Spring Flowers in Texas

Stork's Bill (Erodium texanum) April 2010

Here is Stork’s Bill or Pine Needle (Erodium texanum) found here on Flying Hat.  It is an annual herb, member of the Geranium family, most of which are found in Europe and South Africa [C. and L. Loughmiller, Texas Wildflowers: A Field Guide, p. 104; H. Irwin and M. Wills, Roadside Flowers of Texas, pp. 140-41.]

Scarlet Paintbrush or Indian Paintbrush (Castilleja indivisa) April 2010

These Indian Paintbrushes are uncommon on Flying Hat.  I found most of these in the Pecan Tree Pasture and not many of them.  The Blue Place, the family to the east of us, has a field that is quite loaded with the paintbrushes.  I have a photograph of the Blue field and will post it in the future.

Purple Vetch (Vicia dasycarpa) with Bee April 2010

This vetch, Purple Vetch (Vicia dasycarpa), is not the poisonous variety. Notice the bee that is pollen-gathering.  The spring rains have been so abundant that the vetch is knee-high in my fields and the Blue Place, to the east of us, has vetch that is chest-high as it climbs on the field fence.  As I say, this is not the poisonous variety and the bees love to gather pollen from it.

Wooly Milkvetch (Astragalus mollissimus), Wooly Locoweed (NPIN Image Gallery, Lady Bird Johnson Center)

This is a photograph of the poisonous variety of vetch that we do not have on the ranch.   From Irwin and Wills, Roadside Flowers of Texas, p. 138:  “Of the nearly 1000 species of Astragalus, over 200 occur in the United States, about 35 of them in Texas.  The members of the genus that are poisonous to livestock are called Locoweeds, while the harmless ones are known as Milk-vetches.  In the former category is the Woolly Loco of the Panhandle and Trans-Pecos area, a tufted, soft-hairy, deeply rooted perennial with dense racemes of purplish flowers in the late spring.  Quite innocuous looking to the eye, the Woolly Loco is among the ‘early risers’ in the spring, and so tempts cattle, even though its taste is so disagreeable that they normally avoid it.  Later, in periods of drought when grasses succumb, the persistent Woolly Loco remains, seemingly unaffected.  Nor are browsing animals the only ones concerned.  The nectar contains poisonous substances, sometimes causing decimation of bee populations.”

In talking with Roland Stroebel today, my colleague at the college who tends Angus cattle, our non-poisonous Purple Vetch is abundant on his place also, but does not cause a problem for his browsing livestock.  Roland’s ranch is south of Cisco, Texas, and his family goes back several generations.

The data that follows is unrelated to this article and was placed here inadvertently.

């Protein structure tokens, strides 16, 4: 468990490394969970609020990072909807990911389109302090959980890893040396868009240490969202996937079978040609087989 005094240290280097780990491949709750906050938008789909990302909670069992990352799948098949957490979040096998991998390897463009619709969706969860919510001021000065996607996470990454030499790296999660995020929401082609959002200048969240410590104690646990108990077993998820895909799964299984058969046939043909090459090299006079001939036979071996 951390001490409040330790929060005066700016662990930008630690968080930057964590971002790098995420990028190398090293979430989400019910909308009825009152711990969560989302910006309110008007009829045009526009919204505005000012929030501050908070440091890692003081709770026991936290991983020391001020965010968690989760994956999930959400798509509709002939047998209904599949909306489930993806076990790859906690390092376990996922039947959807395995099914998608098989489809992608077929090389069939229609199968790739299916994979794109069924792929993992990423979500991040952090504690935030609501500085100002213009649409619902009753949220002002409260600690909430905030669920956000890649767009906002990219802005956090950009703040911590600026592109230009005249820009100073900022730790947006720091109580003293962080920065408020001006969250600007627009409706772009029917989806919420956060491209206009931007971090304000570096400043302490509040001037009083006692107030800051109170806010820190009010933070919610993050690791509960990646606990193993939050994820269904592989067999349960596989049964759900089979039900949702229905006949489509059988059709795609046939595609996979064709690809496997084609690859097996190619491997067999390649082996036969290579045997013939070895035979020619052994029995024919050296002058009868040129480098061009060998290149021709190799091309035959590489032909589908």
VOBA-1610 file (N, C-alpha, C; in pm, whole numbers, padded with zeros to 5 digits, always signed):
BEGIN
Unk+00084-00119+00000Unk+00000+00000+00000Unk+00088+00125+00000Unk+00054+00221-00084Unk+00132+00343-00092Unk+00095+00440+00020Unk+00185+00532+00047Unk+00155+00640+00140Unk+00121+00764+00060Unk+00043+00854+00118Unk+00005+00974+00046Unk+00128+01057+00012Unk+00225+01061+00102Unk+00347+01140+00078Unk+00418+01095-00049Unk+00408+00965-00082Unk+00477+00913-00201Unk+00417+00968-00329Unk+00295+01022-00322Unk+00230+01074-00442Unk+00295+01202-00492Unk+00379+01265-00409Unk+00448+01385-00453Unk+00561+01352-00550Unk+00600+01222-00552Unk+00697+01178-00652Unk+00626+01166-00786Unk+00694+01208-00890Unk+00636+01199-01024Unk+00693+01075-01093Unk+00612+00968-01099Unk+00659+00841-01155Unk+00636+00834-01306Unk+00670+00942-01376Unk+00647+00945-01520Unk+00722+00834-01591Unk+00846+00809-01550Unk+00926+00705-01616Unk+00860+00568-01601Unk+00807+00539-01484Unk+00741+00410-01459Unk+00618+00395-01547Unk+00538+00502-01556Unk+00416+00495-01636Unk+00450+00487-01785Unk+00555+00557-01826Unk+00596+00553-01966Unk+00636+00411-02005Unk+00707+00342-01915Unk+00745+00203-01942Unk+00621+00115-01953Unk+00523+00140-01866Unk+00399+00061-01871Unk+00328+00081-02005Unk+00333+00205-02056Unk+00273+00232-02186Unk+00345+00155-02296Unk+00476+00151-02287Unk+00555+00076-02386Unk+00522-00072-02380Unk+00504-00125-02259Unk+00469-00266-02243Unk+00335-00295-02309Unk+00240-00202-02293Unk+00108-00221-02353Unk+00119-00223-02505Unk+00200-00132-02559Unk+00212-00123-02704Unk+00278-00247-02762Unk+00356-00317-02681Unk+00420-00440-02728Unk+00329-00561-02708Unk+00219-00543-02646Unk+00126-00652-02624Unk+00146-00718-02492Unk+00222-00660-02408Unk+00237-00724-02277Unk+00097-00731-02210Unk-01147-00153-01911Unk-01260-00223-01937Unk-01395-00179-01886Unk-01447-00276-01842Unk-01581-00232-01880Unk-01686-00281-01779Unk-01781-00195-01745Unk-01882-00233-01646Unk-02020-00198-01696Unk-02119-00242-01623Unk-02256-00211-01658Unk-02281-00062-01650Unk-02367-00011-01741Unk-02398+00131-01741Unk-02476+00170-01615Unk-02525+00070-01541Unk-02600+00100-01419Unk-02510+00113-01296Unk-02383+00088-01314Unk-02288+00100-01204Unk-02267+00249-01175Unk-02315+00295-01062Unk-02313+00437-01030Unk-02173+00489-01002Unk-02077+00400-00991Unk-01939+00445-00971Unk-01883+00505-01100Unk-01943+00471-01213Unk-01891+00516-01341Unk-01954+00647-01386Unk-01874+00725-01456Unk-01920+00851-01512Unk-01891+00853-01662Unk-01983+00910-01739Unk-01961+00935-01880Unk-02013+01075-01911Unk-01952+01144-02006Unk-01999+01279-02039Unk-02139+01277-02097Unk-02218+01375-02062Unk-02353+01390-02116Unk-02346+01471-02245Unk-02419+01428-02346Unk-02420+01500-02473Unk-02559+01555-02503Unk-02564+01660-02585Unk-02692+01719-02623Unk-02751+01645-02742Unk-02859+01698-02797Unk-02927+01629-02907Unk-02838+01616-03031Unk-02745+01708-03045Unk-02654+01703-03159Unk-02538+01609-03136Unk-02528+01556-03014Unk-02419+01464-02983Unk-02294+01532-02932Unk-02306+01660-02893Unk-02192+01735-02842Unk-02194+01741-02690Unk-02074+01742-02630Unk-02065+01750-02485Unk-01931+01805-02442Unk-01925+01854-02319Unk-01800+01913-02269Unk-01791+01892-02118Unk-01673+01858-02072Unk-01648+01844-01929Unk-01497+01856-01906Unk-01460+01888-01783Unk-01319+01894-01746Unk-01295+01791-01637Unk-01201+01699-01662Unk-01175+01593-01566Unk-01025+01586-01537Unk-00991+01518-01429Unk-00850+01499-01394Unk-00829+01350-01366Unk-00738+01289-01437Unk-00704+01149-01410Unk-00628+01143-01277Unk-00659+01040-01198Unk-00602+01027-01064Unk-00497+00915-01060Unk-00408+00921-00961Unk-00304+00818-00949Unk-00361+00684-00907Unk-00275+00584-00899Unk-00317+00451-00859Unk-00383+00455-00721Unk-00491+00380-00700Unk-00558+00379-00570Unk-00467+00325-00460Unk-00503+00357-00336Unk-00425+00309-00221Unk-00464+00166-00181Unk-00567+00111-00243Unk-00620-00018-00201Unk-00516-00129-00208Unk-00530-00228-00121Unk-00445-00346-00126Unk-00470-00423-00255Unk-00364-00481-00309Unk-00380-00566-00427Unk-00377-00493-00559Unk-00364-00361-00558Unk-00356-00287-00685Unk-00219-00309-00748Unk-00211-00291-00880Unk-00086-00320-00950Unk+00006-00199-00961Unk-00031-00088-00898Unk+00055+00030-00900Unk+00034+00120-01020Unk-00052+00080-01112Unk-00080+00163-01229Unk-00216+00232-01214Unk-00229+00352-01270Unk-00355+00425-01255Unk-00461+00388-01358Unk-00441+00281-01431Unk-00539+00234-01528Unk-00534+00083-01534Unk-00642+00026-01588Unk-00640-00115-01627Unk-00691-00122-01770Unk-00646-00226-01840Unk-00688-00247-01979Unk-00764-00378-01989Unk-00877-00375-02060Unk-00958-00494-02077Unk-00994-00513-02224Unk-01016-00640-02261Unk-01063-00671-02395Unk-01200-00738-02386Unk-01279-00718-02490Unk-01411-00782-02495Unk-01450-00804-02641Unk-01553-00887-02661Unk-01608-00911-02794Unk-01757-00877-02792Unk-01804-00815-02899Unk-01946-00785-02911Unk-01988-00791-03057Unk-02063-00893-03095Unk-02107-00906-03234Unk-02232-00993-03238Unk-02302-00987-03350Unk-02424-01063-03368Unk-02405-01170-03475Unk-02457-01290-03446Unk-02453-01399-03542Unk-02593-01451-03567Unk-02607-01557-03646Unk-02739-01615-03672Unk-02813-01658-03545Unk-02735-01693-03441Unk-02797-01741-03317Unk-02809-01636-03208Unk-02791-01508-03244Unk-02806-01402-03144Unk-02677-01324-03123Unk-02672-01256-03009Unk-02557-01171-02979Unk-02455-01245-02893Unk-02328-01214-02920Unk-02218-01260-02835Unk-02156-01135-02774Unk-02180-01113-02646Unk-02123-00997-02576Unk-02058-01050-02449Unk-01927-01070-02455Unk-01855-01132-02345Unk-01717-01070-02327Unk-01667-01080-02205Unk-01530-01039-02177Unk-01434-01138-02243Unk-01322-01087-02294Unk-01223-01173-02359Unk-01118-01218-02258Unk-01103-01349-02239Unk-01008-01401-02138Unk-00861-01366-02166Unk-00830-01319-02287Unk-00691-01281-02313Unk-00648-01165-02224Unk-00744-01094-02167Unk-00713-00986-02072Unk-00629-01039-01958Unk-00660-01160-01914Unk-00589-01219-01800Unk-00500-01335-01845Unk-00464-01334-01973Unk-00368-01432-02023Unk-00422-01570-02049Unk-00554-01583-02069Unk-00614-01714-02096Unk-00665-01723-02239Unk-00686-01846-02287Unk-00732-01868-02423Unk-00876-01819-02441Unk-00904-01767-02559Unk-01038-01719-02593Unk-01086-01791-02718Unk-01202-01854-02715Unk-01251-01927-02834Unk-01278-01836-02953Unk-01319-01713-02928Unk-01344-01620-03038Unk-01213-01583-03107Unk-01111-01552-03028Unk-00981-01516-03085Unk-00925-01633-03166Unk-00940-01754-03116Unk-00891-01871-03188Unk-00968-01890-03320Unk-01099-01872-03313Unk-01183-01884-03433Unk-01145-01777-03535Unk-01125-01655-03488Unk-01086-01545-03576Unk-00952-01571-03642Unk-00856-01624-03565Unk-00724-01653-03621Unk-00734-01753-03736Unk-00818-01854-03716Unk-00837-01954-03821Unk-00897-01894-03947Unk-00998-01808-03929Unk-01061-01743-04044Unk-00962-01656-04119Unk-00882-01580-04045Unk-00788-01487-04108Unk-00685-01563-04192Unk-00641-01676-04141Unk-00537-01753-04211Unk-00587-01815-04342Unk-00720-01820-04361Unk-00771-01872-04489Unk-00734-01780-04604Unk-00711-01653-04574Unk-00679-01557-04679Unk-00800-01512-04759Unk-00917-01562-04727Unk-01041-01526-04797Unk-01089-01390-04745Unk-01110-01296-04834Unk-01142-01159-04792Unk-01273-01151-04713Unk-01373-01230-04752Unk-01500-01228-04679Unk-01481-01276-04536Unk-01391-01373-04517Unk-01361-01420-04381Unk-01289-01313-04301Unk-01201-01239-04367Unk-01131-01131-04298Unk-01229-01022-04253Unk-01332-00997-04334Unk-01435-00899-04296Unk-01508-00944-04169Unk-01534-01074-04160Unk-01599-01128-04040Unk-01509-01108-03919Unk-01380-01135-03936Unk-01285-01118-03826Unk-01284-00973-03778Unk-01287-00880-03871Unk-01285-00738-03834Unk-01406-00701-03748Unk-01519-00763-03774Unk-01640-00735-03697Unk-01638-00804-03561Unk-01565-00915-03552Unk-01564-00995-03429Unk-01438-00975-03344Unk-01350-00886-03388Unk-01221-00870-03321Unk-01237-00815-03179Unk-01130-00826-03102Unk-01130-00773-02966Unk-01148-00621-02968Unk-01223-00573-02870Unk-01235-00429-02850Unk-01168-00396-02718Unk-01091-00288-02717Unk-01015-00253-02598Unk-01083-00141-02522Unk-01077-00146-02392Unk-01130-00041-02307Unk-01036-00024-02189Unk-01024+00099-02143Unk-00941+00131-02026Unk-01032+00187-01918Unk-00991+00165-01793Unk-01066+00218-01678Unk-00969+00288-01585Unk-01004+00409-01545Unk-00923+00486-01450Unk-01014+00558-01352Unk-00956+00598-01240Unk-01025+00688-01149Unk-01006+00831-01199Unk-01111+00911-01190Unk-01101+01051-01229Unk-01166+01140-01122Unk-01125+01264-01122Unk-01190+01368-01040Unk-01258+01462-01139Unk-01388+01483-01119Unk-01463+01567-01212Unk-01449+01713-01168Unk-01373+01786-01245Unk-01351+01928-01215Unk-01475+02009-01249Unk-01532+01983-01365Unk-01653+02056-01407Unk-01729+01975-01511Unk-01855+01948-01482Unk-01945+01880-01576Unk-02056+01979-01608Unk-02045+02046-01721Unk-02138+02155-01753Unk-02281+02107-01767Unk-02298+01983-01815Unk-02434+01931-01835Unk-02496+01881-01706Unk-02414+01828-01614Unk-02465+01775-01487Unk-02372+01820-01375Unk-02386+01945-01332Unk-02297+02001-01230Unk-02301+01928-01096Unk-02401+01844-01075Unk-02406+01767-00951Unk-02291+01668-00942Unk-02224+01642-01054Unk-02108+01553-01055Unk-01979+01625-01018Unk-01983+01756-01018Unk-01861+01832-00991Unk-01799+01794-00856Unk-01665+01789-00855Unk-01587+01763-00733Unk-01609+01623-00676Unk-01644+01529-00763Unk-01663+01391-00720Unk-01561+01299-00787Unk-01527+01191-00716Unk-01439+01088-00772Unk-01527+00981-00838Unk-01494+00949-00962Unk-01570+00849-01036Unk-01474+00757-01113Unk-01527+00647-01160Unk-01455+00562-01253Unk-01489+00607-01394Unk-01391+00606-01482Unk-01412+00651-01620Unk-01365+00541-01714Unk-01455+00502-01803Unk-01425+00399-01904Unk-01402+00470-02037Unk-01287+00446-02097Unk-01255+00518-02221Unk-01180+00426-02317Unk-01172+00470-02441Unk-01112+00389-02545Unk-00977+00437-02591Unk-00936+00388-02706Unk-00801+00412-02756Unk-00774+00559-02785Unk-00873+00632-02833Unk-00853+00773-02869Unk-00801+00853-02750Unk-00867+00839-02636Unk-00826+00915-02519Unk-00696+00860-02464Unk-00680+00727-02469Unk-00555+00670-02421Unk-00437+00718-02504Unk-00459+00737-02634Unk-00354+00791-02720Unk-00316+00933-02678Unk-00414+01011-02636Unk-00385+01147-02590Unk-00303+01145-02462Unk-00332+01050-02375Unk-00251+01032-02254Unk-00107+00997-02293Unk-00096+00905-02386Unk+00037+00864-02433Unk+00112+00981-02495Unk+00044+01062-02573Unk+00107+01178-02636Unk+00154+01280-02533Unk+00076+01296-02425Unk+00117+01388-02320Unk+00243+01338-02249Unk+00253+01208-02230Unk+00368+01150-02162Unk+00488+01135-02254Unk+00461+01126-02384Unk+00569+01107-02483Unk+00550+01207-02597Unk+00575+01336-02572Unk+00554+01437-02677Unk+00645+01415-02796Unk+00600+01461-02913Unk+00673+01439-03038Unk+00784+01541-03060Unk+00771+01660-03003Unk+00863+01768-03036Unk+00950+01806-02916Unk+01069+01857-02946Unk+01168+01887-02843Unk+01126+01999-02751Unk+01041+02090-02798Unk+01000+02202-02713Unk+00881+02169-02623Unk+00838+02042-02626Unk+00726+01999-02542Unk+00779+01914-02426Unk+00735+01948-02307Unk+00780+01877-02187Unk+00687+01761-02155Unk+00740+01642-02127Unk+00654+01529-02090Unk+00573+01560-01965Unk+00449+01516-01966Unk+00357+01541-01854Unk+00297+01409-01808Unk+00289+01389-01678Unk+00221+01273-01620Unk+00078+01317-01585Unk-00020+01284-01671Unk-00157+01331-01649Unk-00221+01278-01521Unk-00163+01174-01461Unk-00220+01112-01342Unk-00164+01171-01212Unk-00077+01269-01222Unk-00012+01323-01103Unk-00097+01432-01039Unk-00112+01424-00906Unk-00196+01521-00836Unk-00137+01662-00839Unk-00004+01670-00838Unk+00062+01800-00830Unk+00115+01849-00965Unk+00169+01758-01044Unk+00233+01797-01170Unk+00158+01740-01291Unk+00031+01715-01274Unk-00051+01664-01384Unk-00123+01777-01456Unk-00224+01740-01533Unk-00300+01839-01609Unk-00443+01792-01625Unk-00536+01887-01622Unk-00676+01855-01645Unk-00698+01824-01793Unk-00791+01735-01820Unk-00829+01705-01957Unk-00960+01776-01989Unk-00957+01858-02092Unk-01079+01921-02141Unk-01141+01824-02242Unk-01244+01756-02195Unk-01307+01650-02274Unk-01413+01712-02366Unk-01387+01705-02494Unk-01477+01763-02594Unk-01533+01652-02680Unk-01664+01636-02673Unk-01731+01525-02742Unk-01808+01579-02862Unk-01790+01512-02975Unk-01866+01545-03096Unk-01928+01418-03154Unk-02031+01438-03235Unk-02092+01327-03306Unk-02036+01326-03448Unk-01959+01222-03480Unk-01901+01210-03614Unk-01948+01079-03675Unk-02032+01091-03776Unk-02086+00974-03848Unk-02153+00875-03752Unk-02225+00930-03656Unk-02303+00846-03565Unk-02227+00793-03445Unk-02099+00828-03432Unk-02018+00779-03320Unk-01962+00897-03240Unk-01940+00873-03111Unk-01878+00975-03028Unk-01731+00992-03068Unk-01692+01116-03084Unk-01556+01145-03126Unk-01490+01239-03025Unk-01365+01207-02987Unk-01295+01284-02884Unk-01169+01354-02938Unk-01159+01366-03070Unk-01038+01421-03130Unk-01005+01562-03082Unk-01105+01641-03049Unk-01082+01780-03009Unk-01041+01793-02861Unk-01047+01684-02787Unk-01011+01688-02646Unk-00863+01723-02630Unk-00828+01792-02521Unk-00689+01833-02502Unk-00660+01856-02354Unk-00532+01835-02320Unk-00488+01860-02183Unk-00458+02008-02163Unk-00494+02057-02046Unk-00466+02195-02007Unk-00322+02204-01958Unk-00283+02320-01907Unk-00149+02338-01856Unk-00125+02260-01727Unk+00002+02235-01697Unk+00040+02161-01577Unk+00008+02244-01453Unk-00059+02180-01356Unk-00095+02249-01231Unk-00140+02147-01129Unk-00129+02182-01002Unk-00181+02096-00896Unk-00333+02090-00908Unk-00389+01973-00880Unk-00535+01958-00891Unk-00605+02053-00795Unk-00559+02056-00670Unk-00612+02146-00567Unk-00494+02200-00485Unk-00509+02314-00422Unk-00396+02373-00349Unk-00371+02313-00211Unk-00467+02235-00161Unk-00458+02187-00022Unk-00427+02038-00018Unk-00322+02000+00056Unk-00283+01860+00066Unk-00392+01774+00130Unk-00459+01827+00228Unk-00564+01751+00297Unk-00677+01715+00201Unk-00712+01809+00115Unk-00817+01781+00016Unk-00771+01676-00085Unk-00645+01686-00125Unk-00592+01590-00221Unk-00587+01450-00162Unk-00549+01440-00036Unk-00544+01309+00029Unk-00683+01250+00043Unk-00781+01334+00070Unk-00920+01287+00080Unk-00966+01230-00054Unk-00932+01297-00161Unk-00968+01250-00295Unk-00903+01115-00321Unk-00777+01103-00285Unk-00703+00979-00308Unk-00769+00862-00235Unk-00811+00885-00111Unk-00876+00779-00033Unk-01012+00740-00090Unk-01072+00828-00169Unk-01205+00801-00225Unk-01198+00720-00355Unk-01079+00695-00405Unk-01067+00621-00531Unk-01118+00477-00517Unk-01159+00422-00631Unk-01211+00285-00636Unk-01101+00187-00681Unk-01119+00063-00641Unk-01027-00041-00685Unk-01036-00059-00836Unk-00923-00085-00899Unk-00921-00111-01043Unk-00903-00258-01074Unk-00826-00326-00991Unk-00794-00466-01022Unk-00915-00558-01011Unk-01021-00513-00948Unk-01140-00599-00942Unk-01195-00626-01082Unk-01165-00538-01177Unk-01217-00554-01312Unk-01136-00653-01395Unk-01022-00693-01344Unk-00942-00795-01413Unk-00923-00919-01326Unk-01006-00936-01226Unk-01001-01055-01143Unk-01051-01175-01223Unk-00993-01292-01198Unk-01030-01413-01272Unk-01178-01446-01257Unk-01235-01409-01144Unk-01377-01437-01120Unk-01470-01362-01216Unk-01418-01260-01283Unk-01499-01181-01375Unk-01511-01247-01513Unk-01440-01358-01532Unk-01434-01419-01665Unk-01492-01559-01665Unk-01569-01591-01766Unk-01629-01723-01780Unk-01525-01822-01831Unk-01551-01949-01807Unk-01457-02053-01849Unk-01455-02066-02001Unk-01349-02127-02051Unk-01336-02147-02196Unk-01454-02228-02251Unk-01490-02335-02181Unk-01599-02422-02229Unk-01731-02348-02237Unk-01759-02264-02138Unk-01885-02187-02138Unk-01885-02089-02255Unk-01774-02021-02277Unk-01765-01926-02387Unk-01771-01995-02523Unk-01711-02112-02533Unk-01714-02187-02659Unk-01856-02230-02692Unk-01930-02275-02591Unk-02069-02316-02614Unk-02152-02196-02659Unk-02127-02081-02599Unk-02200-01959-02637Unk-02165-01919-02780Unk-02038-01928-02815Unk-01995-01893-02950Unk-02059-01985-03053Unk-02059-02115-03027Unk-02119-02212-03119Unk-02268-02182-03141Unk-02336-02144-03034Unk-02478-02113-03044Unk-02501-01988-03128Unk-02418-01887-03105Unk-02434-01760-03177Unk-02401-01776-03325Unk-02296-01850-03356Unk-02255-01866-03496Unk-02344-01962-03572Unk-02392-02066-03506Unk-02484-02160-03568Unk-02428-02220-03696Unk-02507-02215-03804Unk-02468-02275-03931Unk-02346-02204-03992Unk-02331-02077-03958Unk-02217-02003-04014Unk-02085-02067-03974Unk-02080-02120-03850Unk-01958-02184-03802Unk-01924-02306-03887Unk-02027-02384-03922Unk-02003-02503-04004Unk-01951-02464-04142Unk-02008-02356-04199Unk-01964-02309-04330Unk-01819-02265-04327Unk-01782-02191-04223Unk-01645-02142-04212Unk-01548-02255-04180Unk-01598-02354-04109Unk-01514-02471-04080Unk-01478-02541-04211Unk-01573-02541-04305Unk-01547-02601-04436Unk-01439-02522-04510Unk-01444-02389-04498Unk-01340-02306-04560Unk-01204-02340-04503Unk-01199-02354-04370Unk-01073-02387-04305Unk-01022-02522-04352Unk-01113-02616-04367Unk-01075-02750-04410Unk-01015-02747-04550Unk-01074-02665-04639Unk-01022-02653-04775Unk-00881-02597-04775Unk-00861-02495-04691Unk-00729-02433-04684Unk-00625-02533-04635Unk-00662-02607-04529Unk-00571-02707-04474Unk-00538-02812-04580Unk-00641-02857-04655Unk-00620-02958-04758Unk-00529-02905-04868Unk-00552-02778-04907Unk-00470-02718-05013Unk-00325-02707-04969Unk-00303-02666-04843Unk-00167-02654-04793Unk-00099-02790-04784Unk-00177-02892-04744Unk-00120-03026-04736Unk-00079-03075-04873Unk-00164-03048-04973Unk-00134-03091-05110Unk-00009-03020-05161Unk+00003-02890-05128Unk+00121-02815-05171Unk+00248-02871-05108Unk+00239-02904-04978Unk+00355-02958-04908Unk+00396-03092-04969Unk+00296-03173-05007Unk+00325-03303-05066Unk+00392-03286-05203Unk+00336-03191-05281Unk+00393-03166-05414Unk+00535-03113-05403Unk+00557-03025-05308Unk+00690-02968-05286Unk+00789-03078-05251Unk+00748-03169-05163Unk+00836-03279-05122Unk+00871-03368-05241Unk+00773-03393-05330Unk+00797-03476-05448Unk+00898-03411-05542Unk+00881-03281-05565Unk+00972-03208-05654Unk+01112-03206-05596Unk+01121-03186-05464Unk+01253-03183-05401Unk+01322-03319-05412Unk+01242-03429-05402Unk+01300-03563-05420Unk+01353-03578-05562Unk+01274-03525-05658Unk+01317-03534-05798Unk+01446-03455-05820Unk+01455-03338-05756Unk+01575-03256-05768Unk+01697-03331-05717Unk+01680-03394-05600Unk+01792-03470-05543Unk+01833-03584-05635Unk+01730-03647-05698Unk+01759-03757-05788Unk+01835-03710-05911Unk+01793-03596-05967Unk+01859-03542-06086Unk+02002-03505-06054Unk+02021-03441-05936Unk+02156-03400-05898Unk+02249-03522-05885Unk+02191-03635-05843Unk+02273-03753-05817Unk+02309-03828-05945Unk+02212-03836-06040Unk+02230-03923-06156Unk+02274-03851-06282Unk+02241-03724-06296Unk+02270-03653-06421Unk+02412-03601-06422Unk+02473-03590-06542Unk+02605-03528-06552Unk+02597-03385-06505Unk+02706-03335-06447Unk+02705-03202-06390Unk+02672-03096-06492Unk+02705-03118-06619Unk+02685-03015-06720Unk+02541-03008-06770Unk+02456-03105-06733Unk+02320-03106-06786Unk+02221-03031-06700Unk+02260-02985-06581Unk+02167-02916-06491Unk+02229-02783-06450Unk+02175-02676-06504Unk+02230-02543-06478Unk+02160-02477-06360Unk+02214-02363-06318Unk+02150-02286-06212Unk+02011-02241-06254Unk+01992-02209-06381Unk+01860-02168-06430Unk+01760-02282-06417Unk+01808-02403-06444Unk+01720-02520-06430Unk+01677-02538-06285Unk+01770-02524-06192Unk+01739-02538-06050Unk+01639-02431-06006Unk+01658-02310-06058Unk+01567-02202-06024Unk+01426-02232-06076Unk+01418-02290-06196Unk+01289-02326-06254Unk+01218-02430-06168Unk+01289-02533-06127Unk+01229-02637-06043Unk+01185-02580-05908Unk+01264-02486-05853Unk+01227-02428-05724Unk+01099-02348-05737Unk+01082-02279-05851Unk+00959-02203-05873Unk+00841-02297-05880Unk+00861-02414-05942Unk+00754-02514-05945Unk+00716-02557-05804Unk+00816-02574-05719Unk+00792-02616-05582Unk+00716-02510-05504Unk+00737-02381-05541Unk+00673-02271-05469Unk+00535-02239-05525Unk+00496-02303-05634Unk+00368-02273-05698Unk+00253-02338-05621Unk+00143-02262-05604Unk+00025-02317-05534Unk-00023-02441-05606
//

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2 Comments

Filed under Plants and Shrubs

2 responses to “Spring Flowers in Texas

  1. Kittie Howard

    Jack, the Stork’s Bill rather reminded me of the Morning Glory. Interesting history, that it’s found more in Europe and South Africa and probably reflective of earlier settlers. We have the Purple Vetch in South Louisiana. Pretty to look at, but, my, a problem with cattle. Didn’t know it was poisonous to bees. As important as bees are, I suppose they have to have a check to the balance. But, Jack, my of all, our condolences about Fenster. After I read your comment — and wiped away the tears — I asked Dick to read your comment. He grew very, very sad and paled. Oh, Jack, Fenster’s passing ripped thru your soul and kicked your very sense of being. It wasn’t your fault — nothing can stop a cat from being a cat — and Fenster rolled because he loved you and wanted to demonstrate his love — yes, I believe what Brenda said is true, that Fenster opened his eyes one last time, for such is the power of love. But I also believe Fenster was trying to tell you that he loved you. And he did, oh how he did!!! What a wonderful kitty. K.

    • Kittie: Thank you for your comments. I had to stop reading your post on Chessy because it was so moving and I identified with your emotions. Yes, it really ripped me. It nearly did me in. I can see how disintegrating to the pschye the loss of an animal companion can be, to the point of staying down for a long, long time. I appreciate your interpretation that he was rolling because he loved me. I never looked at it that way, but that’s the way it is, isn’t it? I try to avoid pain and violence–don’t we all–but those visitations of pain and violence cannot be avoided. I did cry at your post. Such a good kitty, Chessy was.

      It’s nuts to say it, but I would give a fortune to see my loved ones again–human and animal.

      You are such a good writer and blogger, Kittie.

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